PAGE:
•Article 35A gives Jammu and Kashmir Legislature power to decide who all are ‘permanent residents’ of the State and confer on them special rights and privileges in public sector jobs, acquisition of property in the State, scholarships and other public aid and welfare.
Controversies of 35A
•Article 35A is discriminatory against women.
•If a Woman native to Kashmir, marries a man not holding a permanent resident certificate, "her children are denied a permanent resident certificate", which makes them ineligible to hold immovable property in the state.
•At first, it disqualified women who married non-permanent residents, from their rights as state subjects. However, in 2002, the J&K high court ruled that woman who married non-residents will not lose their rights. However, their children still cannot get the PRC.
•For example- Sunanda Pushkar was from Jammu and Kashmir and married to the resident of another state Shashi Tharoor. However, she could not give the rights on her ancestral property to her son because of Article 35A.
•President of India had issued a presidential order under Article 370, superseding the 1954 order.
•The order stated that all the provisions of the Indian Constitution applied to Jammu and Kashmir.
•Whereas the 1954 order specified that only some articles of the Indian constitution to apply to the state, the new order removed all such special provisions.
•This in effect meant that the separate Constitution of Jammu and Kashmir stood abrogated.
Issue of the Concurrence of J&K Government
•The President issued the order with the "concurrence of the Government of State of Jammu and Kashmir", which presumably meant the Governor, as no Council of Ministers was operative at the time of the Presidential order.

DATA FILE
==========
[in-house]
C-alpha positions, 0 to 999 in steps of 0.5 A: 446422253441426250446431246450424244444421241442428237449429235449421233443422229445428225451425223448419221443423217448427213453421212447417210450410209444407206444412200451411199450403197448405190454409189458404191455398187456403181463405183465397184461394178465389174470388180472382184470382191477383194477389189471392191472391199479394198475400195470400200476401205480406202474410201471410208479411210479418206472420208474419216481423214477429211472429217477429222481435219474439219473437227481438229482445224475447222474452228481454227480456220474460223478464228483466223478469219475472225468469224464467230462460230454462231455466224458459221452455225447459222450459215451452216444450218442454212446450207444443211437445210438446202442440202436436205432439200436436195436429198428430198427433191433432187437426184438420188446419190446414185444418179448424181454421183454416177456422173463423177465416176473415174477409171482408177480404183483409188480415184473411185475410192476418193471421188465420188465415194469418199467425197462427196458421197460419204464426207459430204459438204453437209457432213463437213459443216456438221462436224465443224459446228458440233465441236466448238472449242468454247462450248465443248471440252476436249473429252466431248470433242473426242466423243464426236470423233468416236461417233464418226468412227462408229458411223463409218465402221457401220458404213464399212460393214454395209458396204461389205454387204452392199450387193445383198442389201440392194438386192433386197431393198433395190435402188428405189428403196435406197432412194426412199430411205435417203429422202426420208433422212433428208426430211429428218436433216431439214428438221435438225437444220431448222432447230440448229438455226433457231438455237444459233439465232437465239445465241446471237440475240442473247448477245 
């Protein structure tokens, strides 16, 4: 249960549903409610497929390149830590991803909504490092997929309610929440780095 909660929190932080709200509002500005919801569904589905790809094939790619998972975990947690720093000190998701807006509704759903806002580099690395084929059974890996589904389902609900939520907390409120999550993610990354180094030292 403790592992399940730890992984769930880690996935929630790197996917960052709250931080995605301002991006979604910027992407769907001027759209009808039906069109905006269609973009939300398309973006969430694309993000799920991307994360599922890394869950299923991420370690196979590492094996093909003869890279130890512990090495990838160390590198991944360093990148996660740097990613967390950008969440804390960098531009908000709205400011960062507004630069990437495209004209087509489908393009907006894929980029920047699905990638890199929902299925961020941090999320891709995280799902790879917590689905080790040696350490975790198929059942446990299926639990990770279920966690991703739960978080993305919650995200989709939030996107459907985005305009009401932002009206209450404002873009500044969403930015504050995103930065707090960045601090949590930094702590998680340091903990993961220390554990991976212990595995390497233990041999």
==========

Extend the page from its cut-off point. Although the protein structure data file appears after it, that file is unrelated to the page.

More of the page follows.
Interpretations to Article 367
•The Presidential order also added few clauses to Article 367 under "interpretations".
•The phrase "Sadar-i-Riyasat acting on the aid and advice of the Council of Ministers" will be understood simply as the "Governor of the state".
•The phrase "State government" shall mean the Governor, while the term "Constituent Assembly" in the old documents would read the "Legislative Assembly of the State".
New Article 370
•Home Minister Amit Shah also moved a resolution recommending that the president issue an order rendering all clauses of Article 370 inoperative.
•On 6 August 2019, the president issued Constitutional Order 273 and replaced the extant text of Article 370 with:
•Article 370. All provisions of this Constitution, as amended from time to time, without any modifications or exceptions, shall apply to the State of Jammu and Kashmir notwithstanding anything contrary contained in article 152 or article 308 or any other article of this Constitution or any other provision of the Constitution of Jammu and Kashmir or any law, document, judgement, ordinance, order, by-law, rule, regulation, notification, custom or usage having the force of law in the territory of India, or any other instrument, treaty or agreement as envisaged under article 363 or otherwise.